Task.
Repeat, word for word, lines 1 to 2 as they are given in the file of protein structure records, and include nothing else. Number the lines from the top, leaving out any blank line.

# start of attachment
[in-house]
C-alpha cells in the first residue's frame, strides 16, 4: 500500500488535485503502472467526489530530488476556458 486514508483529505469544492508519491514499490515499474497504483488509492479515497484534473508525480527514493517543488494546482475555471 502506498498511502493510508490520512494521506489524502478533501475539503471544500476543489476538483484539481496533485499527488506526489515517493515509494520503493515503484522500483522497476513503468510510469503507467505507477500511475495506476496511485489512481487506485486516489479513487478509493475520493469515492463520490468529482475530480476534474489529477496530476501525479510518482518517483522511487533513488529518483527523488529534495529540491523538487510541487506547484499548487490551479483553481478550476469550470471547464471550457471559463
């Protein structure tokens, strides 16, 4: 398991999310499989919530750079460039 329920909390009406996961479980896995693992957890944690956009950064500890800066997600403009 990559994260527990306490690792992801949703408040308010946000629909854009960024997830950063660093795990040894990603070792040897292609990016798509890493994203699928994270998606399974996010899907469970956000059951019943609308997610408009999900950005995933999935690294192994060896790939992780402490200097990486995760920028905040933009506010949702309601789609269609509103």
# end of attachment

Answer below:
[in-house]
C-alpha cells in the first residue's frame, strides 16, 4: 500500500488535485503502472467526489530530488476556458 486514508483529505469544492508519491514499490515499474497504483488509492479515497484534473508525480527514493517543488494546482475555471 502506498498511502493510508490520512494521506489524502478533501475539503471544500476543489476538483484539481496533485499527488506526489515517493515509494520503493515503484522500483522497476513503468510510469503507467505507477500511475495506476496511485489512481487506485486516489479513487478509493475520493469515492463520490468529482475530480476534474489529477496530476501525479510518482518517483522511487533513488529518483527523488529534495529540491523538487510541487506547484499548487490551479483553481478550476469550470471547464471550457471559463